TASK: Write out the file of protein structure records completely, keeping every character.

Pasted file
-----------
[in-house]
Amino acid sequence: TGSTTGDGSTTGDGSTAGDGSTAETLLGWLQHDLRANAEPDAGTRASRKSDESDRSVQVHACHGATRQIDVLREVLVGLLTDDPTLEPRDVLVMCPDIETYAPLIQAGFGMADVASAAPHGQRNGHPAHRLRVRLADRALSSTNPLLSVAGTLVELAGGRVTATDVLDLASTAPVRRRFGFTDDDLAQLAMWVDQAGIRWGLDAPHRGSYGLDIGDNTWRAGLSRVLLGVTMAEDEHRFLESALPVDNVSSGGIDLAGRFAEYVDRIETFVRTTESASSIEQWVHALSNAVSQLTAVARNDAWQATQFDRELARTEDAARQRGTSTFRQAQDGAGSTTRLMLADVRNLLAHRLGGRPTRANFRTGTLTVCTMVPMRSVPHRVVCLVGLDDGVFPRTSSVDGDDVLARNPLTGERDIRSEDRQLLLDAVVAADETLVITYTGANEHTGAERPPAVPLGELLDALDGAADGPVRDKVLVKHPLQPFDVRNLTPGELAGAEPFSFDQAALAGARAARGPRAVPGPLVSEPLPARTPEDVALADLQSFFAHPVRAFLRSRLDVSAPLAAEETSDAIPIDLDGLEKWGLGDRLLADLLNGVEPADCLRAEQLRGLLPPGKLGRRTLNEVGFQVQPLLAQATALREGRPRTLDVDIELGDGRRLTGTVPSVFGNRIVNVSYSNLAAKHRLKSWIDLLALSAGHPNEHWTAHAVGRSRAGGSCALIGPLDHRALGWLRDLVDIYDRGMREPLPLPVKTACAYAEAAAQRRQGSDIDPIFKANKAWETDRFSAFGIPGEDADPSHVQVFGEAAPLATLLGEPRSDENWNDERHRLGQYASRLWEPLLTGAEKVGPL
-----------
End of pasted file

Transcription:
[in-house]
Amino acid sequence: TGSTTGDGSTTGDGSTAGDGSTAETLLGWLQHDLRANAEPDAGTRASRKSDESDRSVQVHACHGATRQIDVLREVLVGLLTDDPTLEPRDVLVMCPDIETYAPLIQAGFGMADVASAAPHGQRNGHPAHRLRVRLADRALSSTNPLLSVAGTLVELAGGRVTATDVLDLASTAPVRRRFGFTDDDLAQLAMWVDQAGIRWGLDAPHRGSYGLDIGDNTWRAGLSRVLLGVTMAEDEHRFLESALPVDNVSSGGIDLAGRFAEYVDRIETFVRTTESASSIEQWVHALSNAVSQLTAVARNDAWQATQFDRELARTEDAARQRGTSTFRQAQDGAGSTTRLMLADVRNLLAHRLGGRPTRANFRTGTLTVCTMVPMRSVPHRVVCLVGLDDGVFPRTSSVDGDDVLARNPLTGERDIRSEDRQLLLDAVVAADETLVITYTGANEHTGAERPPAVPLGELLDALDGAADGPVRDKVLVKHPLQPFDVRNLTPGELAGAEPFSFDQAALAGARAARGPRAVPGPLVSEPLPARTPEDVALADLQSFFAHPVRAFLRSRLDVSAPLAAEETSDAIPIDLDGLEKWGLGDRLLADLLNGVEPADCLRAEQLRGLLPPGKLGRRTLNEVGFQVQPLLAQATALREGRPRTLDVDIELGDGRRLTGTVPSVFGNRIVNVSYSNLAAKHRLKSWIDLLALSAGHPNEHWTAHAVGRSRAGGSCALIGPLDHRALGWLRDLVDIYDRGMREPLPLPVKTACAYAEAAAQRRQGSDIDPIFKANKAWETDRFSAFGIPGEDADPSHVQVFGEAAPLATLLGEPRSDENWNDERHRLGQYASRLWEPLLTGAEKVGPL